Oh yes. The Developer Experience with Jest is transforming the act of writing tests from a chore to hell of a fun time, promise! 🤓
This post is a follow-up from my previous post about Jest’s Framework:
Aww, the logo. Isn’t it just good?
Like it’s trying to tell you “are you gonna write tests? this is gonna be fun!”
And just like that it lures you in
Ok but seriously though, I just needed an item on the left-side to sort of align the rest of the items. Forgive me 🤷.️
An anecdote on the logo if you will —
Recently I learned the Jest logo was created in a last minute sketch up by James Pearce where he iterated over several options (twitter reference) but more amusingly Christoph Nakazawa mentioned that the … circles positioned next to each other reminds him of a loading animation which is correlated with slowness :-)
Visual Diff and Effective Verbosity
A big part of good developer experience is increasing your productivity.
When it comes to testing, when tests fail, you want to quickly identify what went wrong with the test.
Take this code snippet for example:
It has a typo in the test’s source code.
This is how Jest would show the error in the console:
It provides great context into the actual file, the line number, and arrows to point to the exact problem and colors the code with a syntax highlighter too.
Are you going to compare two objects in your assertions?
No problem at all. Jest is so verbose that it will show this great diff even for nested keys that are different between the objects you’re comparing:
side note: Jest has been made very modular and many of its capabilities were moved out to individual modules that the community can make use of.
If you fancy the above diff’ing you can use it in your own project, see here: http://jestjs.io/docs/en/jest-platform.html#jest-diff
Test suites conventions
If you’re coming from different test runners or frameworks, you’ll know that they differ in their test suites syntax.
Some use describe.only(), in others you can only have test().
In some of them you disable a test by test.skip() while in others it’s xit().
With Jest, it doesn’t matter.
It does its best to optimize productivity instead of strict conventions.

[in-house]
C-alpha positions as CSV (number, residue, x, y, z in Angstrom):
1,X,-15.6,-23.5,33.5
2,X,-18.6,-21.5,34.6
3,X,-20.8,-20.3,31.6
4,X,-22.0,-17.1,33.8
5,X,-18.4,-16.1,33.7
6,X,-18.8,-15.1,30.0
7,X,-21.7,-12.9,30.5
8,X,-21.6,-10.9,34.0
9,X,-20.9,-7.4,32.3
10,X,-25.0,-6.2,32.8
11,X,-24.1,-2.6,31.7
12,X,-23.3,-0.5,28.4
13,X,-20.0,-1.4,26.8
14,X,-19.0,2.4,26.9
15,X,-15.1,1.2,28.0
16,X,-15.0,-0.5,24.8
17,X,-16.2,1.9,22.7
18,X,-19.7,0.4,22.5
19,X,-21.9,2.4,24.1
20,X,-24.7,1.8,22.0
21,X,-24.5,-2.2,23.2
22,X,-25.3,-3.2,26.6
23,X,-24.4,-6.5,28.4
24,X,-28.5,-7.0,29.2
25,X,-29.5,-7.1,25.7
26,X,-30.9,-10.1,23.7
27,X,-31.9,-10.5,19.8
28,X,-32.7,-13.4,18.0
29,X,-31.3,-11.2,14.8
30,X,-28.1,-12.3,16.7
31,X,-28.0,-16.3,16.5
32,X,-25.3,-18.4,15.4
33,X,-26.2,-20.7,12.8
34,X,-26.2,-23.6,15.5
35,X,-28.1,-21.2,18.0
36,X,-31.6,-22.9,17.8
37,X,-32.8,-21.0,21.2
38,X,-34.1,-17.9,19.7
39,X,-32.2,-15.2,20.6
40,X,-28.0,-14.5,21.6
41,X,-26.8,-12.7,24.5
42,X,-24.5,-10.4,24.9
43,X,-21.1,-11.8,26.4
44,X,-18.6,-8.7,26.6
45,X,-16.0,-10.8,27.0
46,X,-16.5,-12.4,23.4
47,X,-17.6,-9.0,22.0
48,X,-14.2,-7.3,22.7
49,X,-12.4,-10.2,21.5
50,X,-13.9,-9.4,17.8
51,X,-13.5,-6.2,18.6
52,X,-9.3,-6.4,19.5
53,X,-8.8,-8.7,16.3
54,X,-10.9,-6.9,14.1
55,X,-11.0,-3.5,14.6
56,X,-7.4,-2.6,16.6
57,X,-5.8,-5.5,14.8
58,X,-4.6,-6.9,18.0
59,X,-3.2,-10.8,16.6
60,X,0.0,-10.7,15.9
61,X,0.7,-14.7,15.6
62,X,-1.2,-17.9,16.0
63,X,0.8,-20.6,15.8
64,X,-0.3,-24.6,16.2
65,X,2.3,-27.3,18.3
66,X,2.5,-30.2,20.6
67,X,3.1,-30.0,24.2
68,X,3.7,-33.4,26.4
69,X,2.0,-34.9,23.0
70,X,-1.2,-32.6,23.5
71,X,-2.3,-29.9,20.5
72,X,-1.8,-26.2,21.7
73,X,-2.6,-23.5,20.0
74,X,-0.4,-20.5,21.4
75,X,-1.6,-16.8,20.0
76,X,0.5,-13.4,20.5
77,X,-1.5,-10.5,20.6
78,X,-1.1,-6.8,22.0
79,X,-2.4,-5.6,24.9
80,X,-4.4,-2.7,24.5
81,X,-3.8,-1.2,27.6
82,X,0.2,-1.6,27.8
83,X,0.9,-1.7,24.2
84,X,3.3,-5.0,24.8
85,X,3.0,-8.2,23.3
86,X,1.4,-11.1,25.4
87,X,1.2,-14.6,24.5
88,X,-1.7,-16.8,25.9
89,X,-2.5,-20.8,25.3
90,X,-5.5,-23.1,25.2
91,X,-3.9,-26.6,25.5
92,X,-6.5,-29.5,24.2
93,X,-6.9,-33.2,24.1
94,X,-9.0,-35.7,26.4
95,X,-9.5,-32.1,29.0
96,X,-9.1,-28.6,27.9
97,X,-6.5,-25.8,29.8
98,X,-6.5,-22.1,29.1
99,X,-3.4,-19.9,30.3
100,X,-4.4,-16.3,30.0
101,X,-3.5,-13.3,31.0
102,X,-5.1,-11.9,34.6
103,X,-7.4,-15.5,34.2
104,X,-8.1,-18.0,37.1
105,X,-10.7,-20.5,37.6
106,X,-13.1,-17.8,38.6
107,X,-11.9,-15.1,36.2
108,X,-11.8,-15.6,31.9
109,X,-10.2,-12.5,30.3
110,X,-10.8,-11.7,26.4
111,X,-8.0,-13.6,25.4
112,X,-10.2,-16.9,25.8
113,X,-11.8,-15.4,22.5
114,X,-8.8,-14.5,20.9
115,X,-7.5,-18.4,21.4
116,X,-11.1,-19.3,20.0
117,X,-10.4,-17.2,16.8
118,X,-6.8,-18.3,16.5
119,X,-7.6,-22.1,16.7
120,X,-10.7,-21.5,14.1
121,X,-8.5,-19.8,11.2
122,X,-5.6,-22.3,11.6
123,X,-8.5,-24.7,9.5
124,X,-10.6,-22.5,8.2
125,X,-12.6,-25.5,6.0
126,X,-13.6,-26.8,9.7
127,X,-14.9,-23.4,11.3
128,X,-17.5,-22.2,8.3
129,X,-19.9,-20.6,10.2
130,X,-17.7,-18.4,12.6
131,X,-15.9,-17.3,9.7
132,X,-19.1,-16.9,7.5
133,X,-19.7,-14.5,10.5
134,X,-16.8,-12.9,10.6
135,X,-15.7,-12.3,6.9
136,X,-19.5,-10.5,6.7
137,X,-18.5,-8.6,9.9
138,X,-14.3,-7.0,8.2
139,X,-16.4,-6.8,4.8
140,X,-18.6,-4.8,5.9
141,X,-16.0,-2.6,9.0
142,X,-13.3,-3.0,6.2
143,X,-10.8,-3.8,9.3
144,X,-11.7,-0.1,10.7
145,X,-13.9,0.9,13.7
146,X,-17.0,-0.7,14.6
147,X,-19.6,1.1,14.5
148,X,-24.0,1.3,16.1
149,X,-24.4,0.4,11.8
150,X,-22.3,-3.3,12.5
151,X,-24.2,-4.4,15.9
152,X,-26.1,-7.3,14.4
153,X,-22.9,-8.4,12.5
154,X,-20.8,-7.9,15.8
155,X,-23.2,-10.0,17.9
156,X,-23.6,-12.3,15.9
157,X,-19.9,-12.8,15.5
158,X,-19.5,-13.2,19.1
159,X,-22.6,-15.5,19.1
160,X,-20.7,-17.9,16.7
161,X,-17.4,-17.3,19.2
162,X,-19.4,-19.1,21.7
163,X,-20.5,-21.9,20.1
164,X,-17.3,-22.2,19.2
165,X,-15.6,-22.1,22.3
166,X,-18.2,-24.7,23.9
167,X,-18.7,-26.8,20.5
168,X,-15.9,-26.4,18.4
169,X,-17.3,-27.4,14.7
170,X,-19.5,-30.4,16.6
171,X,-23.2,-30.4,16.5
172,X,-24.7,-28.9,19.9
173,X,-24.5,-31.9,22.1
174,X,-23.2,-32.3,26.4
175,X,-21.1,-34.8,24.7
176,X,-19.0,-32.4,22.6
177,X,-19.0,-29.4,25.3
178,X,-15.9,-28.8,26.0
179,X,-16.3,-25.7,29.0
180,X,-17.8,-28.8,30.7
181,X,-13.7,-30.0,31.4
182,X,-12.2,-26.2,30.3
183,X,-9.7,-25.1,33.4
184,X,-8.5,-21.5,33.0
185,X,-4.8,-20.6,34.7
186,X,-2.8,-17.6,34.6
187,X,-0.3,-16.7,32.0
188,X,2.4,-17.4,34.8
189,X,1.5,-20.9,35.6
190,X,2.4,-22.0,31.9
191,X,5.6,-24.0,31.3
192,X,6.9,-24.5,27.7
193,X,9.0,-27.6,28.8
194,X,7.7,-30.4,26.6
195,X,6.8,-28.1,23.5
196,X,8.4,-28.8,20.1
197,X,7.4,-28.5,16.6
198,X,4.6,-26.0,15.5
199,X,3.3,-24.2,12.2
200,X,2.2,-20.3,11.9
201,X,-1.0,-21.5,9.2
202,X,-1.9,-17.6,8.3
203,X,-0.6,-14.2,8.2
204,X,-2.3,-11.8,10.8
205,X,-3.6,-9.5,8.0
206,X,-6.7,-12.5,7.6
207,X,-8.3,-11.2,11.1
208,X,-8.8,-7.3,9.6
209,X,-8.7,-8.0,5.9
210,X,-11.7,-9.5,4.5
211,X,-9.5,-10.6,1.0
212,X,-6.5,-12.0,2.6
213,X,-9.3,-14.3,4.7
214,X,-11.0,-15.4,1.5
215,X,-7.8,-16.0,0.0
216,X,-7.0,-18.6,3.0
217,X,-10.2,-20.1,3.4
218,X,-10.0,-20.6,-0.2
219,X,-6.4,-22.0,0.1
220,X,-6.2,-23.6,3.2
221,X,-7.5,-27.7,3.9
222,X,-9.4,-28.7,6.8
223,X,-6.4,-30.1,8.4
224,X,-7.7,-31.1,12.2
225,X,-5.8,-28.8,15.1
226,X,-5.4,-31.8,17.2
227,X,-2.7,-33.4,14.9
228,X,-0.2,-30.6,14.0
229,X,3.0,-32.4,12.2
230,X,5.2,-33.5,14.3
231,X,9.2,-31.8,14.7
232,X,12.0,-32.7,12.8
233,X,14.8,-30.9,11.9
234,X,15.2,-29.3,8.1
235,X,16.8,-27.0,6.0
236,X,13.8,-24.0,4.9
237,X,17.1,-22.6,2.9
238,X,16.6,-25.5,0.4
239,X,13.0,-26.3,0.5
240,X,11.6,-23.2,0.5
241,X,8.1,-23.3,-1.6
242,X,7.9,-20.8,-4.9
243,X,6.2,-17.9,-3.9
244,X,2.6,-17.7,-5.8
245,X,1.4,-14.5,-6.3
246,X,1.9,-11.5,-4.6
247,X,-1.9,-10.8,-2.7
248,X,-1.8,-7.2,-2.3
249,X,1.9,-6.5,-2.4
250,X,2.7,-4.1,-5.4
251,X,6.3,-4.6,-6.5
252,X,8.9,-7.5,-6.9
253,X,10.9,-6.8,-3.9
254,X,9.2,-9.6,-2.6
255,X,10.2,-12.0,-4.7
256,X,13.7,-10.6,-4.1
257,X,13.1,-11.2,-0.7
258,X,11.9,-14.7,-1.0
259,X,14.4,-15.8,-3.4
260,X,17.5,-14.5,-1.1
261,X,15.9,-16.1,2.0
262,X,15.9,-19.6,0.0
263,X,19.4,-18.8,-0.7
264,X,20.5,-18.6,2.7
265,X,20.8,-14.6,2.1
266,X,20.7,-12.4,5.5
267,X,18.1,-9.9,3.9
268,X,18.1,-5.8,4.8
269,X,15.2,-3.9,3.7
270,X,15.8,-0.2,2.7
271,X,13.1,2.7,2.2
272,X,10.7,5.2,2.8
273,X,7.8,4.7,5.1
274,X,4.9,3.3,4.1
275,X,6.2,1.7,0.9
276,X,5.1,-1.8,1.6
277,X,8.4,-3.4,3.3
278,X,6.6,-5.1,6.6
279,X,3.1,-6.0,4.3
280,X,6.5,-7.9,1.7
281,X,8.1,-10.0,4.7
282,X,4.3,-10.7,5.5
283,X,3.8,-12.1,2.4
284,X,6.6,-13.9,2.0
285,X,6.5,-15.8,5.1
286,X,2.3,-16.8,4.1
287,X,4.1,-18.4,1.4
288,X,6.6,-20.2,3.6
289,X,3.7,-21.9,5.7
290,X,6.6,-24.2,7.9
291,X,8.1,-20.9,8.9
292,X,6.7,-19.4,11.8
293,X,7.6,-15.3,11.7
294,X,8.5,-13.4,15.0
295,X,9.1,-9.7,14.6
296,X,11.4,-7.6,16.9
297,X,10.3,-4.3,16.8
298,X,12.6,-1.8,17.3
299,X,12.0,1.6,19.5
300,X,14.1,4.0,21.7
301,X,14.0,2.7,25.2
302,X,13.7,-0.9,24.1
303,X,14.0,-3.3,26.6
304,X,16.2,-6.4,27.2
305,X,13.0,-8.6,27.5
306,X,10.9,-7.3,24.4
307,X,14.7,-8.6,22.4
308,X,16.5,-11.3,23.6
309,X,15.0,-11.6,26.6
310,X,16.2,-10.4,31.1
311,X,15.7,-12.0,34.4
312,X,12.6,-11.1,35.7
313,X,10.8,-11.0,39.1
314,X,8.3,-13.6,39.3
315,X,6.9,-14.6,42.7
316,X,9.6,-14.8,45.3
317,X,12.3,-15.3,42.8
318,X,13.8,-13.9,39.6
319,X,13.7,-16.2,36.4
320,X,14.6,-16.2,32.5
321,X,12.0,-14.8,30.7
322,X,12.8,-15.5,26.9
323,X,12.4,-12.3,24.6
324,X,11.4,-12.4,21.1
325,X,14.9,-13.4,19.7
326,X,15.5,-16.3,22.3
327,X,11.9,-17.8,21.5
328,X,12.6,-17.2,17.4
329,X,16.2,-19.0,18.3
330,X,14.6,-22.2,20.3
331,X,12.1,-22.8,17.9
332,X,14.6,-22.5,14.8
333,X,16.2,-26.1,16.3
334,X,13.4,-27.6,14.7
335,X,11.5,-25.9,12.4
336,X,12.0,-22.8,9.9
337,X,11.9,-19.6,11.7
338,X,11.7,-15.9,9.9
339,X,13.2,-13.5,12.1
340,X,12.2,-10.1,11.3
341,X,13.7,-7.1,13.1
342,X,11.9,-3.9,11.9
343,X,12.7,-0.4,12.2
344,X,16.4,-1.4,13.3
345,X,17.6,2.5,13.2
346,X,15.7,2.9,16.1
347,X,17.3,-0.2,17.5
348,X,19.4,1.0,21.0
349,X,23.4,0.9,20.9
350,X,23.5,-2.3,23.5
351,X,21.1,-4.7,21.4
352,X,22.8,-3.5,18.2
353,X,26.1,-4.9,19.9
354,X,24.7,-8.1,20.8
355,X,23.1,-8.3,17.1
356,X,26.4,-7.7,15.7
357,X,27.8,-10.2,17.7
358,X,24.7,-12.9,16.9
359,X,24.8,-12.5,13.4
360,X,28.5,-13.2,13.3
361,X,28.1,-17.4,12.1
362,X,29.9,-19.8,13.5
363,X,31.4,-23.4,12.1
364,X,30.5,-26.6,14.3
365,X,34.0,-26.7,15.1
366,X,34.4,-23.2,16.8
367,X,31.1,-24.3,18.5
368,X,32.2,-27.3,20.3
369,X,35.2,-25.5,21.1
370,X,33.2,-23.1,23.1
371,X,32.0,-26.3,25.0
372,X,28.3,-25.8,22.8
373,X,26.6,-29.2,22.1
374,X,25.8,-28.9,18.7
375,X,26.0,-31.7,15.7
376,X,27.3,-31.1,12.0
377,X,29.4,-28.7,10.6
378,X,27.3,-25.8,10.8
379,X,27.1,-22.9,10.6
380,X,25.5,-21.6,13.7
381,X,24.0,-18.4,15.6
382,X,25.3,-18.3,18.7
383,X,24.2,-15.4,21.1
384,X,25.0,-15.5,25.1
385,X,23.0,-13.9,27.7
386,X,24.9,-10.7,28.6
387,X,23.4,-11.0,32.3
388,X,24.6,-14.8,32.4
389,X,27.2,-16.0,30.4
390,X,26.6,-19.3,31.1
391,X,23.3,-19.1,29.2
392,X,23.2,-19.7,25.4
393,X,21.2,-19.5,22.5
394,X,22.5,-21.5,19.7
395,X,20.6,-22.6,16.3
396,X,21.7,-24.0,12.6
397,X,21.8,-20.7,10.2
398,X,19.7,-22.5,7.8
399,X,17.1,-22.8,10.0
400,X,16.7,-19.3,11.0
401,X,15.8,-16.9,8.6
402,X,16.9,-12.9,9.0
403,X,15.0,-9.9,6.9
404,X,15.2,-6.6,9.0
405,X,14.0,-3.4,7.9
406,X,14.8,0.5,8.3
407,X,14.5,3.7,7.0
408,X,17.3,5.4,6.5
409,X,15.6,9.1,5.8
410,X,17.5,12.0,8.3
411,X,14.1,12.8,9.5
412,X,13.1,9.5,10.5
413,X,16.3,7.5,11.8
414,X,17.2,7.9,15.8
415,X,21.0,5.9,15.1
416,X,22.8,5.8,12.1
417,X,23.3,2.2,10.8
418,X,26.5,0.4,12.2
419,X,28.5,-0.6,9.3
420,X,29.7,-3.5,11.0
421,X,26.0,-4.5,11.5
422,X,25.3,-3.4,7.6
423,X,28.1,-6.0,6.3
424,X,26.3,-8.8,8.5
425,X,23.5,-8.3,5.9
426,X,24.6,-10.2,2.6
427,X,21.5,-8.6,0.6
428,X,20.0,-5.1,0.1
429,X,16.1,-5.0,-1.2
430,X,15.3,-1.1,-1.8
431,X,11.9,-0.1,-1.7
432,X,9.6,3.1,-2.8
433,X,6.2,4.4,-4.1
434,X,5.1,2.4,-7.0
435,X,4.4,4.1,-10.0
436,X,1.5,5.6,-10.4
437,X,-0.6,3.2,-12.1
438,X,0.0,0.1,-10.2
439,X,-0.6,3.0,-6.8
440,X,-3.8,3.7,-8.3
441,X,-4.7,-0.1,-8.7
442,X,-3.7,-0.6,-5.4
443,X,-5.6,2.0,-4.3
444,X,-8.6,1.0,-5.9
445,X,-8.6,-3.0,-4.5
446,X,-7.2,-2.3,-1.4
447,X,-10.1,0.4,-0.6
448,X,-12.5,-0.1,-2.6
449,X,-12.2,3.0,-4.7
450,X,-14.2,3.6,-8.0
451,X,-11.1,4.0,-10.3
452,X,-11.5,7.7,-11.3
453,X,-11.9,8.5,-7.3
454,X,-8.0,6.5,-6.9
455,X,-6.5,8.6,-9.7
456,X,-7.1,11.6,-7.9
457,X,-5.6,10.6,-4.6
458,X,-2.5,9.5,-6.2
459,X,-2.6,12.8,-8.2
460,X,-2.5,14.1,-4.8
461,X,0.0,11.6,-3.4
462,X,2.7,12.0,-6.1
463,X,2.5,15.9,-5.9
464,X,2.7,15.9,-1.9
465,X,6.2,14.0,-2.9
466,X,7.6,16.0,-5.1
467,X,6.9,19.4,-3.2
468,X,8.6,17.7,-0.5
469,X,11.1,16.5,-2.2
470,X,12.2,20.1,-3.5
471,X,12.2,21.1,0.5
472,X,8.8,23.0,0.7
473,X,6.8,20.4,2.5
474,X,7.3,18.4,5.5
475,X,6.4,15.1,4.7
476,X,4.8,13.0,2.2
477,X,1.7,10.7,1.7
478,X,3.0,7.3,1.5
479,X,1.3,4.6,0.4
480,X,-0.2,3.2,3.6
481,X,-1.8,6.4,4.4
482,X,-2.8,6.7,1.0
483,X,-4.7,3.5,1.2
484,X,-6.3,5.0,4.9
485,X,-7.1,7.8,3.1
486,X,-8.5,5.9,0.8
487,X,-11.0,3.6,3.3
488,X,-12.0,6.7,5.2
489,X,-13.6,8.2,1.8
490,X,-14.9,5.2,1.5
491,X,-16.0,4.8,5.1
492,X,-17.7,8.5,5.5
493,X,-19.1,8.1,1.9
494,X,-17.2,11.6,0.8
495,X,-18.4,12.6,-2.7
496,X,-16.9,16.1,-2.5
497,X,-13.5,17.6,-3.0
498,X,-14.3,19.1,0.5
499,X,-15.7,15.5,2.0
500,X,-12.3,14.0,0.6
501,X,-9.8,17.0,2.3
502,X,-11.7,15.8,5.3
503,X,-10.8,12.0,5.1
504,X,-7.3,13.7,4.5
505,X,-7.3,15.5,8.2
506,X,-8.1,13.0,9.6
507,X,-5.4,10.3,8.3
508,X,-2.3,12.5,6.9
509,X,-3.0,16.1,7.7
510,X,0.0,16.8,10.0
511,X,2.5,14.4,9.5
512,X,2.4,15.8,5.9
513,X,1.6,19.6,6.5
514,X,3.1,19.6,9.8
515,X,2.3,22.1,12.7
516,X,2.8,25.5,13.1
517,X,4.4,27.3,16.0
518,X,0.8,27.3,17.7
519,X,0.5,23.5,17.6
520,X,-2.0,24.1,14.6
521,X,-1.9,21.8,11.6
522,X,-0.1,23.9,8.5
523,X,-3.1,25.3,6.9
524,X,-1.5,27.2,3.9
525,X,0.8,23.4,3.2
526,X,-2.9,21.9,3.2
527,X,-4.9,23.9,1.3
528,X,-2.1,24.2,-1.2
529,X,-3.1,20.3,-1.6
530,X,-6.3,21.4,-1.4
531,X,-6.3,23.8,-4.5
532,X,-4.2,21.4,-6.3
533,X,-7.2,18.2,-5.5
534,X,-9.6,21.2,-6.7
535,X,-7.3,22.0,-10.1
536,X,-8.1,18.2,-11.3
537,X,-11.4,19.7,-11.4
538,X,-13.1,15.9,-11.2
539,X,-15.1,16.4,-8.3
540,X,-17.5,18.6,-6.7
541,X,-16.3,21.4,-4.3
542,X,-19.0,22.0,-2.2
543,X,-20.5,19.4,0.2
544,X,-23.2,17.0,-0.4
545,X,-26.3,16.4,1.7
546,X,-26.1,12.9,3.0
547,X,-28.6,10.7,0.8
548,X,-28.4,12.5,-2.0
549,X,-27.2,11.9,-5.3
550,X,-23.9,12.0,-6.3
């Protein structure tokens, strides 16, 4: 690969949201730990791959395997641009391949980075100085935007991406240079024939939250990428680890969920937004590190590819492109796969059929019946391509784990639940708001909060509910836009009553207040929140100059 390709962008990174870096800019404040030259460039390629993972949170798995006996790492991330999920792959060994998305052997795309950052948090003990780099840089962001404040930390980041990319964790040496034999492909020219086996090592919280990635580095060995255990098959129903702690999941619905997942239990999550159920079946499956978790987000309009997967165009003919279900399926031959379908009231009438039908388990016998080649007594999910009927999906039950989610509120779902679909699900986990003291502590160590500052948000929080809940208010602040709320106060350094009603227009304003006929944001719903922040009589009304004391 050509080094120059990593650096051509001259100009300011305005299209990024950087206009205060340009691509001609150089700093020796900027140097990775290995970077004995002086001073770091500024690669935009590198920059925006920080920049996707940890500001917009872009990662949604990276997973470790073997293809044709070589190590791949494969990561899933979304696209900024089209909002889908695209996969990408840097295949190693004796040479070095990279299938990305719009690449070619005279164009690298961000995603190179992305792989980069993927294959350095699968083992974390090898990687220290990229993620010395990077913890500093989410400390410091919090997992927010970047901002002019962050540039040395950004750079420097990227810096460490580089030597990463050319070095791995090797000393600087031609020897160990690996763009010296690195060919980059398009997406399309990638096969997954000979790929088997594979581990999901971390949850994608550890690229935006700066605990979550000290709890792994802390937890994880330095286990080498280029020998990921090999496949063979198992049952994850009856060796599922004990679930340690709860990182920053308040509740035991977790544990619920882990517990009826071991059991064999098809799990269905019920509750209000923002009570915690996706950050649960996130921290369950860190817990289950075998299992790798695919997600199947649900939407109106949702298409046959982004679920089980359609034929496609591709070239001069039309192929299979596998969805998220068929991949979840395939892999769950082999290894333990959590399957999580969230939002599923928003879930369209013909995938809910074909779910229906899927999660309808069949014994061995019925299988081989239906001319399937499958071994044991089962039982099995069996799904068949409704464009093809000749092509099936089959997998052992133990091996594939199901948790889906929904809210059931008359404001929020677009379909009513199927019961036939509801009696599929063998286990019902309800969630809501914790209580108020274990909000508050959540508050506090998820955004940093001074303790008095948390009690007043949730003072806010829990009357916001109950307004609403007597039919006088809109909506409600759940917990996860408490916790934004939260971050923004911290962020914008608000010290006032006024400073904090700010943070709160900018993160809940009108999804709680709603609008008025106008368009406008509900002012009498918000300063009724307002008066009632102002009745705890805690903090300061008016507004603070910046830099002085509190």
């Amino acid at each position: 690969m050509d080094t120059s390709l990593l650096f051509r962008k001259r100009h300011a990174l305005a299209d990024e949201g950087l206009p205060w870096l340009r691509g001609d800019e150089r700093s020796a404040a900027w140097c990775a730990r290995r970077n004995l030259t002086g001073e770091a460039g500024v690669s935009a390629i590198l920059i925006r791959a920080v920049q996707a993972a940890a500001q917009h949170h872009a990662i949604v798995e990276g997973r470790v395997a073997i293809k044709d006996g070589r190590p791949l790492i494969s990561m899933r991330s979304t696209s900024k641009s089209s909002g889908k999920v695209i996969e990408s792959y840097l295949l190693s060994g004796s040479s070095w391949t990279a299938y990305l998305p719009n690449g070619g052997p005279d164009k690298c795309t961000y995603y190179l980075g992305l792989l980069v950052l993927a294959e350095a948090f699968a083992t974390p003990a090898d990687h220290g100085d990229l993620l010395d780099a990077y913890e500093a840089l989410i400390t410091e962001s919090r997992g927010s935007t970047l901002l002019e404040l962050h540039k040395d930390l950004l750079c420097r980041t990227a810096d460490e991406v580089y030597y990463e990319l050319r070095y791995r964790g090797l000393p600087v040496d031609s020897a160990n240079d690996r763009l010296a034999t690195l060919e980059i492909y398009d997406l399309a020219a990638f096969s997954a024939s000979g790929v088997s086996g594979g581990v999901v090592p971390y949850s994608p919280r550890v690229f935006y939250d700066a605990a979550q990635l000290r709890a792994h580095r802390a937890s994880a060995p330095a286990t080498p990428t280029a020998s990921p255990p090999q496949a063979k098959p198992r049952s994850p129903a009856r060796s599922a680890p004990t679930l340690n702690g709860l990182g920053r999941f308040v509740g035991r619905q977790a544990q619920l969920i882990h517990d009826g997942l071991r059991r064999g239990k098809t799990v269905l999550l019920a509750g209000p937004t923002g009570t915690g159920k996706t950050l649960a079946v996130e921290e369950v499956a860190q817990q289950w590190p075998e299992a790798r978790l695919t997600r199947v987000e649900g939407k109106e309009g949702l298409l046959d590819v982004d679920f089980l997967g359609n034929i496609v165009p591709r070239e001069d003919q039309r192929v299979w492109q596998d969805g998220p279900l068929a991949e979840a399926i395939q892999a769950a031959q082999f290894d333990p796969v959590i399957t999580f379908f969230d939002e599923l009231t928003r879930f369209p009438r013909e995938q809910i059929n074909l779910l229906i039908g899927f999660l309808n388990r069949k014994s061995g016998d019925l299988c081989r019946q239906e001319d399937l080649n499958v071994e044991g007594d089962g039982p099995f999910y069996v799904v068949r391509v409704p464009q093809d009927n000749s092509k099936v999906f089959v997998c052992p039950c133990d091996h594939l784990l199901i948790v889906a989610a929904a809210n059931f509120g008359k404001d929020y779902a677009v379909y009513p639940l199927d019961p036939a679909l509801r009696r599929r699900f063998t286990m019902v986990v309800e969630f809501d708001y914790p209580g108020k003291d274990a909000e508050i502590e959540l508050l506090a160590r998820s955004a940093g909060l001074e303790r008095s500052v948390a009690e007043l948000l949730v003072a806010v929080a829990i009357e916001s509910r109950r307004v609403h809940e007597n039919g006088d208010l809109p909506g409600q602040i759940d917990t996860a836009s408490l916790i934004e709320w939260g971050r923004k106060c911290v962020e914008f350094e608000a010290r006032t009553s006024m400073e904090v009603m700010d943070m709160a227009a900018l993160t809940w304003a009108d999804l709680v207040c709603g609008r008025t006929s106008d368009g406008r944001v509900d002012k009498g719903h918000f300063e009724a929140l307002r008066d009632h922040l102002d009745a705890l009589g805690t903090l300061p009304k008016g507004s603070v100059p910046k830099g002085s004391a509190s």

You can write test(), or a nested describe() and test(), or just use it().
Which file naming convention should you use for tests?
Who cares! 😜
Jest will automatically pick up any *.test.js or *.spec.js file extensions, as well as any files in a tests directory. Also, Jest has a friendly CLI that will help you figure out what you mean incase of spaghetti fingers:
Sure, it’s not a time travel but it’s another corner stone in Jest’s productivity boosting and developer friendliness.
It’s the little things that matter the most.
In automated testing, where we write and execute unit and integration tests, it is a common practice to make use of different kinds of test doubles to isolate different parts of the system.
There are different methods of isolation with different goals and behaviors, but they are all collectively referred to as test doubles.
Where as other libraries like Sinon require you to explicitly declare and choose a type of a test double for your test (a stub, a mock, a spy), Jest wraps everything into a single entry point called the Mock object (jest.fn).
The Mock is accessed and used in different ways through the test code, still essentially you don’t need to bother yourself with such decisions in your test code about types of test doubles. It’s another productivity gain with Jest.
That said, you should still understand testing principles.
Suggested reading about Test Doubles in Martin Fowler’s blog: https://martinfowler.com/bliki/TestDouble.html
Immersive Watch Mode
Some benefits of Jest’s watch mode that streamlines your development workflow:
- The obvious being — instantly running tests as changes occur (in the IDE, or say you switch a branch).
- Jest resolves which tests to run automatically for you. It manages metadata about your source code so it can learn how to run only the relevant test files when a source code file is changed.
- Jest’s interactive watch mode will show you if you’re filtering for any file types. For example, if you ran jest with a specific glob path, it will display it as an active filter:
- No longer test.only() making it into your test code, and accidentally slipping into your PR. With Jest you can easily filter a test run by it’s filename or test name straight from the console. So just filter by the test name, and only it will get re-run whenever you make changes to the test file:
Other things you should know about the test runner:
- Jest will run the slowest tests first to optimize for parallel CPU work and decrease overall test run times.
- Jest will run previously failing tests first to provide a quick feedback loop
- Jest will pick the order of tests to run so you should definitely not have an expectation that they will run alphabetically, or any other fashion. For you, they run completely random and it would be a bad practice to have test files named 01_loginFucntions.spec.js, 02_createUsers.spec.js.
So what do you like about the developer experience when using Jest?
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